Mr. F.  L.  SCHAFFNER (Souris).   Mr. Speaker,  I  would not rise to-night to address this House on this question,  which has been so well discussed this afternoon  —perhaps I shall only be repeating very many of the statements that have been already made—were it not that I felt it to be an imperative duty.  There are one or two reasons why I believe it imperative that I should have something to say on this question.  I will endeavour to-night, in the few remarks which I make, not to discuss the Bill.  There seems to be a great temptation to enter into a discussion of the Bill. When the proper time comes to discuss the Bill, I hope to have an opportunity of making a few remarks. But I will say right here that when the proper time comes my effort will be to address this House on that question in a manner absolutely free from offence to any creed or any set of people in this House or in this country.  I believe that this great question in connection with the formation  of  these two provinces in the Northwest  is  more than a provincial question ; it  is  a  national  question ;  and I  believe  that  whatever  men,  or whatever hon.  members  on  this  or  the  other  side of the House think, that is the way in which we should endeavour to discuss it.   There are one or two reasons why I wish to trespass upon the time of the House.   One is that I represent a constituency of the west, which I can say—and I do not do it boastfully—has to—day more elevators and grows more wheat, although it is somewhat of a large district, than any other section of a similar size in the Dominion of Canada.  One other reason why I would like to make a few remarks is that the present government were good enough to give us, before the last election,  increased representation. In order that we might have that increased representation, it was necessary that the constituencies that already existed should be divided.   I was particularly favoured by having the honour of contesting a portion of the constituency which has been repre― sented by the hon. member for Brandon  (Mr.  Sifton).   I  was  given  the  south  half. In the south half of that constituency, which 2549 MARCH 15, 1905 was controlled by and which always elected my hon. friend the member for Brandon when he was able to bring those wonderful powers which he possessed to bear upon the electorate, he was able to secure a majority of 200 or 300. To-day, after that power has been withdrawn, the same people who elected him were good enough to elect me by a majority of a little over 500. Knowing, as I do what these same people think on this great question, I feel it my duty to trespass upon the time of the House for a short while.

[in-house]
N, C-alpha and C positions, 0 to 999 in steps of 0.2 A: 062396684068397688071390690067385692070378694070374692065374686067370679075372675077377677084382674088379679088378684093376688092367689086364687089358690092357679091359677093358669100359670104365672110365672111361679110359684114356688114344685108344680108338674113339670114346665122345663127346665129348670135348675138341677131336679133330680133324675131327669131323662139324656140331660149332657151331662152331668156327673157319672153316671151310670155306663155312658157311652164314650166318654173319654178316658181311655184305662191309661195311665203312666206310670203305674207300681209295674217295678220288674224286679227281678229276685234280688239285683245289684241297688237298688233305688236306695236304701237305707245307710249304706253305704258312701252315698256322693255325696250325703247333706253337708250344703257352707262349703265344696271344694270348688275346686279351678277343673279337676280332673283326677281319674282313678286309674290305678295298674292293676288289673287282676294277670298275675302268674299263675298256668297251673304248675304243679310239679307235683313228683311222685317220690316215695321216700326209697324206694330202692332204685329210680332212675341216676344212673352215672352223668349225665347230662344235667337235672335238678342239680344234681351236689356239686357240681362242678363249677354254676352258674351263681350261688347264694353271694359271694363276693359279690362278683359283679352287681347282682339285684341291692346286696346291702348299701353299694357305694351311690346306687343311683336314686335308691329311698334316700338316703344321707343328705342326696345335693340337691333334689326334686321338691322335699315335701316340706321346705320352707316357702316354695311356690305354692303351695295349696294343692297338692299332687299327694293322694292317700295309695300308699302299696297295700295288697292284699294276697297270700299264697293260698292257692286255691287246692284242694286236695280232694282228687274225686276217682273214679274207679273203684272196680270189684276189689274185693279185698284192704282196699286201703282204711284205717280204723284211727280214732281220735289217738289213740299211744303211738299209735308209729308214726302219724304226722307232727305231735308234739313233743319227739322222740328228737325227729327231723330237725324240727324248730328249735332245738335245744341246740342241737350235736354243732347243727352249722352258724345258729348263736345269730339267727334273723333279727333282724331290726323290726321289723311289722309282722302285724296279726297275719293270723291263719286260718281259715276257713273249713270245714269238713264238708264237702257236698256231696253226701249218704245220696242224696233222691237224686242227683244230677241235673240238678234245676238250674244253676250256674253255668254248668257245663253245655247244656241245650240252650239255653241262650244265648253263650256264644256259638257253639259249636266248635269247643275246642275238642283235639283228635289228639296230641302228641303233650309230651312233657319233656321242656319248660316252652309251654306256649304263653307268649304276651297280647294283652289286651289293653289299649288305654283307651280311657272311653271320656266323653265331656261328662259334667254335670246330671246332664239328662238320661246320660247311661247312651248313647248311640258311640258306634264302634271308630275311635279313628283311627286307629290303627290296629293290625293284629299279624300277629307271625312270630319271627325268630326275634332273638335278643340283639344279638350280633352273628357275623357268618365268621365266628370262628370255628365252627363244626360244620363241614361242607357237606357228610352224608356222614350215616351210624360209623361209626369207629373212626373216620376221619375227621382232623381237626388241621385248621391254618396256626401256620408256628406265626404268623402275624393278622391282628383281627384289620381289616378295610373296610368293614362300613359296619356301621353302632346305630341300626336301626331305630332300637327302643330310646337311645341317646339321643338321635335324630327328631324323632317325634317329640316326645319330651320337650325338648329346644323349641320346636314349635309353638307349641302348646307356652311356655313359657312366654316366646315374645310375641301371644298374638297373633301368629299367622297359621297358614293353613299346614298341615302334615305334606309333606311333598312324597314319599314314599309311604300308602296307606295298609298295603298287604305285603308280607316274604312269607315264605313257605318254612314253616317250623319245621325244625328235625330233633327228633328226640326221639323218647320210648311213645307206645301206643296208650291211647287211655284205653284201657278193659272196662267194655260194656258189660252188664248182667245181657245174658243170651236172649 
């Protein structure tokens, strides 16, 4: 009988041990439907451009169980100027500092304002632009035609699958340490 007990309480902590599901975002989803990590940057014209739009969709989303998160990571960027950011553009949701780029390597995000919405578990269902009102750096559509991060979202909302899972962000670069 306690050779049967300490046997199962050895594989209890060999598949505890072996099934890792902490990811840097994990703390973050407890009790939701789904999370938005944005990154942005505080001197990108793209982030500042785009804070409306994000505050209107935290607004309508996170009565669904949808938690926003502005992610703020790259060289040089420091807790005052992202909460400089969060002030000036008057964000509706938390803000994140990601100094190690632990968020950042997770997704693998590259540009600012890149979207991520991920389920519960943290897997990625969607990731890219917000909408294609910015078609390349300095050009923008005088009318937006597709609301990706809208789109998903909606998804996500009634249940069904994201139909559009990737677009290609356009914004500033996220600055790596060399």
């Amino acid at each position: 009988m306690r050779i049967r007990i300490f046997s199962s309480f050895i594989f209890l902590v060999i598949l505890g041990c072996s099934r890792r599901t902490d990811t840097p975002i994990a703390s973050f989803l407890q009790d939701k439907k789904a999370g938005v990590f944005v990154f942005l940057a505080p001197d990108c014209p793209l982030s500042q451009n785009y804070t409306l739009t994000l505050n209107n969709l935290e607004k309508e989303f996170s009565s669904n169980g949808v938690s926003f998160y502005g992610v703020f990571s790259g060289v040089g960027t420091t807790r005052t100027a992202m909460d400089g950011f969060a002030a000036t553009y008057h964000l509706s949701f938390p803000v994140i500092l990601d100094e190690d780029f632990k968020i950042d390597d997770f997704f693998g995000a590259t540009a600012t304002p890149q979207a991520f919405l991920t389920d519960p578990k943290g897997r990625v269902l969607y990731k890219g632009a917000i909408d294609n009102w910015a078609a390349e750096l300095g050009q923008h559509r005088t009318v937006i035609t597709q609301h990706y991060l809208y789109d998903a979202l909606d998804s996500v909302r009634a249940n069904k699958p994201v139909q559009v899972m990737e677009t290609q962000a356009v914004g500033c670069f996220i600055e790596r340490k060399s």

Now, Mr. Speaker, although I am new in this parliament, I am not very new in the matter of years, and I am not very new in my knowledge of the political aspect of this country and of my friends who sit on the other side of the House. Living so near as I do to the hon. member for Brandon (Mr. Sifton), we became to same extent at least chums—I do not know if that is a parliamentary expression, but it is at all events a somewhat endearing term. I do not suppose the hon. gentleman (Mr. Sifton) wants my sympathy, but I cannot help being a little sensitive for him and I feel very deeply the manner in which he was treated in connection with this Bill. Some time ago, when we asked the First Minister as to when the member for Brandon might be expected back, we were told he was in the south for his health. Soon after that Bill was introduced, and from a health point of view it was very unfair to compel the Minister of the Interior to make such a break neck journey to Ottawa, and after getting here to force him to rush out on the street to ascertain what were the contents of the Autonomy Bill which had been introduced to parliament. The Prime Minister told us  to-day that the member for East Grey (Mr. Sproule) had asked for three weeks' delay between the first and second readings of this Bill, but hon. gentleman will remember with what derisive cheers from the government supporters that request of the member for East Grey was met at the time. The three weeks asked for by the member for Grey have passed and although this House of Commons has not been very busy, we are still waiting for the second reading. To-day the honoured leader of the opposition endeavoured to get some information from the premier as to when the second reading would be moved, and when that request was made a gentleman on the Liberal benches remarked : You will know soon. Well, I for one, would like to know how long that 'soon' is. We have the information now that the hon. gentleman (Mr. Sifton) was not consulted as to this Bill, that the Minister of Finance was  not consulted either, and that Mr. Haultain, the Prime Minister of the Territories was not consulted as to the educational clauses. The Prime Minister tried to make out that Mr. Haultain had been consulted, but I have too much confidence in the ability of 2550 the right hon. gentleman to think that he for one moment thought that he was making the House believe any such thing. So far as we know at present, the Minister of the Interior, the Minister of Finance, Mr. Haultain and the members of parliament from the Northwest Territories were not consulted on this matter. Right here I would like to say that this afternoon during the discussion of this great question, not one member from the Northwest Territories supporting the government was in his place in the House. I do not know all these members and that statement may not be correct, but I am told that it is a fact. Any way, whether they were here or not they were absolutely silent on the question and I suppose the inference is they are satisfied with what has occurred. I have not such a deep interest in the other members of the government as I have in the member for Brandon (Mr. Sifton) and therefore I am not so concerned in the fact that the others were not consulted about this matter, but I really do feel chagrined that the Minister of the Interior should have been so slighted. There are other gentlement in the cabinet, who, if they were consulted must have experienced an extraordinary conversion from their views if they gave their consent to such a measure as that now before the House. In 1896, when the Manitoba school question was before parliament, the present Minister of Militia (Sir Frederick Borden) said :